The fall of the crusader-controlled city of Acre to the Muslims in 1291 inspired many schemes for crusades to recover Jerusalem and its environs. One of these proposals is How to Defeat the Saracens, written around 1317 by William of Adam, a Dominican who traveled extensively in the eastern Mediterranean, Persia, and parts of India. The treatise, poorly known even among specialists, presents a five-pronged plan for retaking the Holy Land. In particular, it focuses on cutting off economic and military support for Egypt. William’s personal experience in the lands he describes comes through, for example, when he recollects his encounters in Persia with a captive Greek woman whose child he baptized, and in India with a lapsed Christian who said that God had abandoned him. In this volume Giles Constable provides a critical edition of the Latin text and a facing English translation. Extensive notes, produced in collaboration with other experts, guide the reader through the political, geographical, economic, military, and historical context of this fascinating work.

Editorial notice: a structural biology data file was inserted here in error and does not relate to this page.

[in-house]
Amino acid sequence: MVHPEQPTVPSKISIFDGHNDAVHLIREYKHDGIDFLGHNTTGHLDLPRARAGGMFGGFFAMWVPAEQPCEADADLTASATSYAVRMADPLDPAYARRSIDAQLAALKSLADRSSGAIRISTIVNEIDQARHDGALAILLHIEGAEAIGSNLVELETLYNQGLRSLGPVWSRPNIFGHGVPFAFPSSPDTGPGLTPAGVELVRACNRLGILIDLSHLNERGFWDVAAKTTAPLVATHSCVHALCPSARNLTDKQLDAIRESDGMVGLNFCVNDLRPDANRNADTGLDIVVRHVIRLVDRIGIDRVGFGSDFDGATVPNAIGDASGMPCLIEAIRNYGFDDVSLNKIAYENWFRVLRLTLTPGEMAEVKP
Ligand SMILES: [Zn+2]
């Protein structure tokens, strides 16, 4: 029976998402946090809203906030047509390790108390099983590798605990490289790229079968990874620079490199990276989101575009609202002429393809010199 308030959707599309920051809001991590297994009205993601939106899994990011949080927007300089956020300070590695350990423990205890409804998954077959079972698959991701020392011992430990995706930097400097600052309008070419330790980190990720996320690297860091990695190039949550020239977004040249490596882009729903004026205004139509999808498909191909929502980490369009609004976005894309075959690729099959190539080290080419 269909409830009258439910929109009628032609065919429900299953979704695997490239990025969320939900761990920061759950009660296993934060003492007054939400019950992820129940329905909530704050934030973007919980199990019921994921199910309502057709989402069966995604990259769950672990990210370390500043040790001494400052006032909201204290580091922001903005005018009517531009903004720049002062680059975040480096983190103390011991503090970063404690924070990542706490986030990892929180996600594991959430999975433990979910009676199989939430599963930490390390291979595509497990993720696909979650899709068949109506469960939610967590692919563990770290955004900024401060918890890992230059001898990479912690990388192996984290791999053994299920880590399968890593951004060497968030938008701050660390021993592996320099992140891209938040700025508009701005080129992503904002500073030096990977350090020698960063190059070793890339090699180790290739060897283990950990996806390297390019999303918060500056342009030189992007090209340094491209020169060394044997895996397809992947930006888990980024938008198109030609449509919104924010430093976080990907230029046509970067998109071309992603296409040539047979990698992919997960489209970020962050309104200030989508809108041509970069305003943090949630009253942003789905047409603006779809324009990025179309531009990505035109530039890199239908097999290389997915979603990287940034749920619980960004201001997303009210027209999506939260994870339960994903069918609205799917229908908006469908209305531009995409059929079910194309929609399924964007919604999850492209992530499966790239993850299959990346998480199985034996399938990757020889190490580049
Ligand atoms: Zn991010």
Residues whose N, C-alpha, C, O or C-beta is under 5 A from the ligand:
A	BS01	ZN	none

- 150 pages
- 7 x 10 inches
- Dumbarton Oaks Research Library and Collection
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